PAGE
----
British Columbia Medical Journal Reveals Teen Driving Study Findings

British Columbia Medical Journal Suggests Age, Inexperience and Alcohol Contribute to Vehicular Fatalities

The recent issue of the British Columbia Medical Journal has found that high speed, alcohol and night driving were the most common contributing factors associated with fatalities and collisions among young drivers. The study also found that drivers in the Interior and Northern regions of British Columbia were most often involved in crashes where alcohol was a factor even though it not permitted as part of the B.C.’s Graduated Licence Program, (GLP).

Youth living in rural communities often rely on driving to get them to social activities and events, but this scenario can have fatal consequences. Many teens, despite B.C.’s legal drinking age of 19, choose to drink and then, because of their inability to find alternate transportation, get behind the wheel.  MADD Canada has suggested that the B.C. government implement strict random testing of young drivers and impound their vehicles if they violate the non-alcohol provision of their GLP condition. MADD has also suggested that drivers attitudes towards drinking and driving are much more lax in rural communities where back roads are used to avoid law enforcement, and there appears to be a more lax attitude when in comes to drinking and driving.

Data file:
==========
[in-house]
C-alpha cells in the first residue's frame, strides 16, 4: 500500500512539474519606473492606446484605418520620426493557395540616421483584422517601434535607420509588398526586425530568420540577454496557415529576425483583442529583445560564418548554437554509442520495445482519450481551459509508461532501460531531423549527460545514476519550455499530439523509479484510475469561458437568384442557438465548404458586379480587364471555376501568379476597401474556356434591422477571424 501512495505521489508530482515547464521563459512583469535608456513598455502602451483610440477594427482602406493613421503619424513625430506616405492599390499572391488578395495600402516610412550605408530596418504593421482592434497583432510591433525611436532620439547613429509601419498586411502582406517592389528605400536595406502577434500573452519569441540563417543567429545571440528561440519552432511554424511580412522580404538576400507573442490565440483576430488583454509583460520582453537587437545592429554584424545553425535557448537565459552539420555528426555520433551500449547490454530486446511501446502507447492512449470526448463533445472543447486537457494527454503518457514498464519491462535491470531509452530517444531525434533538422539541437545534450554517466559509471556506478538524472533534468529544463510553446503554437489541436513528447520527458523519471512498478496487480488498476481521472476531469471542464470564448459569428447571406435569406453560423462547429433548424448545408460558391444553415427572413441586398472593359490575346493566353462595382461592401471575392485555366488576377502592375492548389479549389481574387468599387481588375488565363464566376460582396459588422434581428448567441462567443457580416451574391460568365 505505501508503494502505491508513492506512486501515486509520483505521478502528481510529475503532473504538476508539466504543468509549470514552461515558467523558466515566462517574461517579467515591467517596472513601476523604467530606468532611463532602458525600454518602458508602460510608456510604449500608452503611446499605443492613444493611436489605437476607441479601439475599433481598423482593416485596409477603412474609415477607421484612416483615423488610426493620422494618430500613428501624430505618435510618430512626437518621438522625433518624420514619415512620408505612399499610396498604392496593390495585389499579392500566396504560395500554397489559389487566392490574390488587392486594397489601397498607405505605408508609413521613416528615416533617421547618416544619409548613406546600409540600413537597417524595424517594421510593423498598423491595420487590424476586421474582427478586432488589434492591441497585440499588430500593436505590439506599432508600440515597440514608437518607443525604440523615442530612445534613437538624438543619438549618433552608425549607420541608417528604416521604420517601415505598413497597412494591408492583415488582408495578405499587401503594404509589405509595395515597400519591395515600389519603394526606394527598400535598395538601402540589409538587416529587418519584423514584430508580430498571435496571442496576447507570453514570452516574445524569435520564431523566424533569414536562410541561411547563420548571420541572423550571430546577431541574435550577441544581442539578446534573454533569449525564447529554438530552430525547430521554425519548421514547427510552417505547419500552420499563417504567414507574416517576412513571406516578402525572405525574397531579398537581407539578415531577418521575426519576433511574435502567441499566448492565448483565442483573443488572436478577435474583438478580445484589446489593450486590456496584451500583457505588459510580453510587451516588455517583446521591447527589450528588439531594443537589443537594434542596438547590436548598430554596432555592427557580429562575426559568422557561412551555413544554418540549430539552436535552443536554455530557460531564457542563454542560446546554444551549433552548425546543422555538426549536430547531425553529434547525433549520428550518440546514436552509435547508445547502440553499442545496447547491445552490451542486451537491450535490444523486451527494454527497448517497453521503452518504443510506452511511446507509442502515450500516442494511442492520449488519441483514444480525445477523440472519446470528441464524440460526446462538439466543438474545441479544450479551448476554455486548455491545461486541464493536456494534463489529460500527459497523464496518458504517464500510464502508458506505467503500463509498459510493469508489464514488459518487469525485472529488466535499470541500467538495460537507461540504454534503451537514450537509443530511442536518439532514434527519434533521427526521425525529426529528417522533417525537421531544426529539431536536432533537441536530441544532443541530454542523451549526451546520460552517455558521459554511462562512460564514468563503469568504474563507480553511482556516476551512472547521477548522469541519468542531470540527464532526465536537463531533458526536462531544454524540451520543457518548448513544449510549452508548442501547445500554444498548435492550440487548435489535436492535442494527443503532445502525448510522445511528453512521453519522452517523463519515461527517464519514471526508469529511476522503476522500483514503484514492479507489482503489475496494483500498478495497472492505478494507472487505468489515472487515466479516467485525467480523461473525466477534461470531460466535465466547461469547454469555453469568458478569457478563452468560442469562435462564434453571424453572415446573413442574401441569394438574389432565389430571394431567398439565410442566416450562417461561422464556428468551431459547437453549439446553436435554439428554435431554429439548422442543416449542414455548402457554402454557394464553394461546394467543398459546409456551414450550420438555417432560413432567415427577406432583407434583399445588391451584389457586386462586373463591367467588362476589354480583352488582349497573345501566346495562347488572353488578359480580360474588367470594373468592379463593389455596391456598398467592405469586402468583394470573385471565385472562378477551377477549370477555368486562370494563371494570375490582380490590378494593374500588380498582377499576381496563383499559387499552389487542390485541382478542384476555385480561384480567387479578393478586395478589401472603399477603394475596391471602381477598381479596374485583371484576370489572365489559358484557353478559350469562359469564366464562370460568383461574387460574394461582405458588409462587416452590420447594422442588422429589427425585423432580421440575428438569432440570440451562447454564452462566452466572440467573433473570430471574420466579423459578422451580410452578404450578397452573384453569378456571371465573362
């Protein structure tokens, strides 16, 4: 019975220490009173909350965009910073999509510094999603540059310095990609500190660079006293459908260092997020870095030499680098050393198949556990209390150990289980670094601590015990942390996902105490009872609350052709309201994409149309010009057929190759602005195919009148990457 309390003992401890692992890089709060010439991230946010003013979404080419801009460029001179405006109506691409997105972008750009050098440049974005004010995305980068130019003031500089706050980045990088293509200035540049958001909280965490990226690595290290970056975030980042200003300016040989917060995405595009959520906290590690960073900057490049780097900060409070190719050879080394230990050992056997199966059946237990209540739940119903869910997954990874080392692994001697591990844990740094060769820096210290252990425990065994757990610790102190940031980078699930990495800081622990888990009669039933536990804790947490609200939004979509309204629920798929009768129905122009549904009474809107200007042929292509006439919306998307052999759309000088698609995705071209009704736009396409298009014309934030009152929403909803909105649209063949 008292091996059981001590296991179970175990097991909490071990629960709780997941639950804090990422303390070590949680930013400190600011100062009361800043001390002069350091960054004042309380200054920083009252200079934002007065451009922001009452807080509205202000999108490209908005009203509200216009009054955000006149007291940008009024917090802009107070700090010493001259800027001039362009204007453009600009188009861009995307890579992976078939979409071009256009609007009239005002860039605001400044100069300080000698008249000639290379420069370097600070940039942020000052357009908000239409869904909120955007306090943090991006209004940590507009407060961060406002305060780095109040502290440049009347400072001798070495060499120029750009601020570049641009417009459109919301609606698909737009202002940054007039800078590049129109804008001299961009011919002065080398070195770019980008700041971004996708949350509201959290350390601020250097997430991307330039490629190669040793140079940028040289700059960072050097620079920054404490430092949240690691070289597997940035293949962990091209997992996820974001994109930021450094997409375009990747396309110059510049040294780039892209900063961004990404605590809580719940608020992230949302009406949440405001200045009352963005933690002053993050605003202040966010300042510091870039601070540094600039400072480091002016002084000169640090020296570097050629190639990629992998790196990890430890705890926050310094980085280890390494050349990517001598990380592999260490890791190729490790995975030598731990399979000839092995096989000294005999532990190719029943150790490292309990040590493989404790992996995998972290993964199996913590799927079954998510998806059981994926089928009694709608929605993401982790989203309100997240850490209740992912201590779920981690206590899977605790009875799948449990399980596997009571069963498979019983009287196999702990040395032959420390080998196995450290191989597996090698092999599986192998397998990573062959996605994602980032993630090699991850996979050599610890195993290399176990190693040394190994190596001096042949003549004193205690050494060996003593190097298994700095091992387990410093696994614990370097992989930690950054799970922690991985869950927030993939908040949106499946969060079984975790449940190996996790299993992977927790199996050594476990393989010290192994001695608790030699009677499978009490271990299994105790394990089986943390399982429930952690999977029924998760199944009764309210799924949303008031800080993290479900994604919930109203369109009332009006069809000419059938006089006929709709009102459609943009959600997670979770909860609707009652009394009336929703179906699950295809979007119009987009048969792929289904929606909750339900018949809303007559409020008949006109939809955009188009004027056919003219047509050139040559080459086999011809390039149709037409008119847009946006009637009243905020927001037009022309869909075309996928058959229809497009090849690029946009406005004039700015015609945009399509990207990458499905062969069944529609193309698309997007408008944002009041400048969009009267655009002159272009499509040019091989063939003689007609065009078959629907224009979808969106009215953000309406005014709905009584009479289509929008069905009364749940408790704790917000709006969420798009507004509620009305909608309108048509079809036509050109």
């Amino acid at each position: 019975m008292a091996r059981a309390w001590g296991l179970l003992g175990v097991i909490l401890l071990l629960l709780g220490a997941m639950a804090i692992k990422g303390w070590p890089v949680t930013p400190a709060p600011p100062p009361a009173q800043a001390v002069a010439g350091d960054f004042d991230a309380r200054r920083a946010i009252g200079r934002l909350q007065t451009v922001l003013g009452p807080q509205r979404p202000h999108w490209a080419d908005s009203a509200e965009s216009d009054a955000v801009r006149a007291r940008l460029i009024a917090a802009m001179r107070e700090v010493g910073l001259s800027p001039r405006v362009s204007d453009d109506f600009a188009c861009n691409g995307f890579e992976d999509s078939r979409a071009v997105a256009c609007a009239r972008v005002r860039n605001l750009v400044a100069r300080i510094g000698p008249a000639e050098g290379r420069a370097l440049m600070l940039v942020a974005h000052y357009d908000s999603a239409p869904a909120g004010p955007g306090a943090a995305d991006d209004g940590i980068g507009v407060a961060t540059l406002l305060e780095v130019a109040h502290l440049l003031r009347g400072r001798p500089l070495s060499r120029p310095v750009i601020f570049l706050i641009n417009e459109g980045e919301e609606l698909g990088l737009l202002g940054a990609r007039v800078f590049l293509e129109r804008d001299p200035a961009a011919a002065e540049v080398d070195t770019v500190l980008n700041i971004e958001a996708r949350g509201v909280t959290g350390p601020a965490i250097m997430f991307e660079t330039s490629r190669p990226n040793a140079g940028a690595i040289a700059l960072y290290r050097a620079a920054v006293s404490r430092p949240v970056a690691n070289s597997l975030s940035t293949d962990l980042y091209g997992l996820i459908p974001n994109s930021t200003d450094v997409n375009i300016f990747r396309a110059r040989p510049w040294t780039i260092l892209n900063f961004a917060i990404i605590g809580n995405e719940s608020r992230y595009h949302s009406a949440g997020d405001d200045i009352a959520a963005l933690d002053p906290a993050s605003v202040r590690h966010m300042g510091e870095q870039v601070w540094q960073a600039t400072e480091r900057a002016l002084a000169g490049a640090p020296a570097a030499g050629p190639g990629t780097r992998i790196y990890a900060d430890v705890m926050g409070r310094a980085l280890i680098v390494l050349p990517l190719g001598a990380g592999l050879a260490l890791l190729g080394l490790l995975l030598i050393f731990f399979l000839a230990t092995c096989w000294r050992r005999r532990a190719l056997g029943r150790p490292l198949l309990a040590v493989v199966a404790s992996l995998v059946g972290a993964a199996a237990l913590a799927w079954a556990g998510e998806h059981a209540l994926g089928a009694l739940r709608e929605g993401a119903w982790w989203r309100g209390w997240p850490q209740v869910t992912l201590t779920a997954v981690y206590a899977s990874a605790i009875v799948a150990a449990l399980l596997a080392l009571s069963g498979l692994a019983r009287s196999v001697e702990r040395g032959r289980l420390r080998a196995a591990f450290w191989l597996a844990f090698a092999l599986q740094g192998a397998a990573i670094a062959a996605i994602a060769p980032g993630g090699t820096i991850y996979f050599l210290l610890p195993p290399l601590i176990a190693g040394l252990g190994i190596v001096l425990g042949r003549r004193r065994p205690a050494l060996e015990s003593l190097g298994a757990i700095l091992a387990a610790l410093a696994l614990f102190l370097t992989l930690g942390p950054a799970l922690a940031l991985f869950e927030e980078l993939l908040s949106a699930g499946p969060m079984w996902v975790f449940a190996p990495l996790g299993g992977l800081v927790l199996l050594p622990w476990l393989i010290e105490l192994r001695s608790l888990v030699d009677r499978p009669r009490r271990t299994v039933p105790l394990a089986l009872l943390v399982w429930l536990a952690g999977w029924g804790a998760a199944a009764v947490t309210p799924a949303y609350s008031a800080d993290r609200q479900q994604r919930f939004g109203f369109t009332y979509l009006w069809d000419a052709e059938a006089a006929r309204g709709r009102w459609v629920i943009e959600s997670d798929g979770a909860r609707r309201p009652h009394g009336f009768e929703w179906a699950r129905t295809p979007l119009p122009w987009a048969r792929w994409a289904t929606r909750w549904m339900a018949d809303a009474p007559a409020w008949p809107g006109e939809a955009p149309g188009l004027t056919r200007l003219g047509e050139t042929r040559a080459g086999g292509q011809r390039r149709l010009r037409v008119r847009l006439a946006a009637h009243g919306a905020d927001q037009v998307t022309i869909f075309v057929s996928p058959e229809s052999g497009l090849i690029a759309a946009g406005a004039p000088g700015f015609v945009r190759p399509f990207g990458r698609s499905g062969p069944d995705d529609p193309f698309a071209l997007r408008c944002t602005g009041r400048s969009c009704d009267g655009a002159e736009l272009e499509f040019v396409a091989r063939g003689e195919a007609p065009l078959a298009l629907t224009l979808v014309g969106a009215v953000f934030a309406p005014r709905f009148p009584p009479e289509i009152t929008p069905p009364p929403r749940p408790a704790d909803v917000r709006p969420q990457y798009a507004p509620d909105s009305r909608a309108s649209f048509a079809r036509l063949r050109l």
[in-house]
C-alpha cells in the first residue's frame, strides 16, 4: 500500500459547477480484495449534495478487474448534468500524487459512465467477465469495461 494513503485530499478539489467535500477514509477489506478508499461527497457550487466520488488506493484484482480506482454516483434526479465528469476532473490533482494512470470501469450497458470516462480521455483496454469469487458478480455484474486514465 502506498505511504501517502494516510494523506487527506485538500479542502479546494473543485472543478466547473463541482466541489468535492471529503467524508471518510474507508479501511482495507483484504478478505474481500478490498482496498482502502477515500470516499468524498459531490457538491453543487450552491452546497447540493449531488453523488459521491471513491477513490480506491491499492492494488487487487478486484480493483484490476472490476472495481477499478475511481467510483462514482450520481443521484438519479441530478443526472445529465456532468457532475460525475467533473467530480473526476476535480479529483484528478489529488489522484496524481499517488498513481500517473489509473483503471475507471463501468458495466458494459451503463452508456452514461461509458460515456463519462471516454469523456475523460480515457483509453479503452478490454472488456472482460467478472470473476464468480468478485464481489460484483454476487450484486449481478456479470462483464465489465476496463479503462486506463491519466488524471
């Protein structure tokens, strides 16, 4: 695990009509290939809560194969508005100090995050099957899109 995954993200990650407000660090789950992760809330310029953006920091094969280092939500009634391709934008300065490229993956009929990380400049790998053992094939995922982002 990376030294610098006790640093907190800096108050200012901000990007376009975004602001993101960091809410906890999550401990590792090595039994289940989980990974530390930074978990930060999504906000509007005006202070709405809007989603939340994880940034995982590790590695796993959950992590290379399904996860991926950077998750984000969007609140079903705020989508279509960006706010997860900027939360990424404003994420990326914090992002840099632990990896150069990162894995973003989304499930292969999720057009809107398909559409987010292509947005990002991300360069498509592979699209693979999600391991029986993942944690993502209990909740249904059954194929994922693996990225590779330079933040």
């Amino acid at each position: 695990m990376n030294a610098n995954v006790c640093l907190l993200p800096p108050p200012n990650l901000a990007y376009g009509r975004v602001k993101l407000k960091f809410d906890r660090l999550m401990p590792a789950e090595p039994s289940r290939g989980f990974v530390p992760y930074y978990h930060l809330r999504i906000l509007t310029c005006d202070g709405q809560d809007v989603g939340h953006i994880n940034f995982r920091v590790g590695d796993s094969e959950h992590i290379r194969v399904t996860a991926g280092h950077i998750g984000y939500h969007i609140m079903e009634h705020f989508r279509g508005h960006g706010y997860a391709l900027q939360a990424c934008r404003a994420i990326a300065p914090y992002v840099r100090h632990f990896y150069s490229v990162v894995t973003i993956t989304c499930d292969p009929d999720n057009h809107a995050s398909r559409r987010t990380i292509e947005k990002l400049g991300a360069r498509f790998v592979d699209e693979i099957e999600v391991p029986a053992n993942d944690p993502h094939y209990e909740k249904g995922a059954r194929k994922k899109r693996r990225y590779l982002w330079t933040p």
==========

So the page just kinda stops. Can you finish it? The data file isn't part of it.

British Columbia Medical Journal Findings Cover Eight Years of Data

The BCMJ findings were based on data collected by the B.C. Coroner reports on drivers aged 0 to 18, from 2004 to 2012 who were fatally injured. The study found:

-There were 98 young driver/motorcyclist fatalities in B.C. between the study period, with 71.4 percent being male drivers.

– 38 percent of the fatalities involved alcohol with 86% having a blood alcohol over the legal limit of 0.08 percent, the legal limit in British Columbia.

The findings by the British Columbia Medical Journal concluded that drivers in the Northern and Interior regions of British Columbia were most often involved in alcohol-related crashes. The risk of a crash was attributed to the lack of driving experience combined with the influence of alcohol, resulting in a greater risk-taking behaviour. The BCMJ study did not take into consideration distracted driving behaviours. To read the complete study and its findings, visit http://bcmj.org/articles/regional-patterns-young-driver-and-motorcyclist-collision-deaths-british-columbia-2004-2012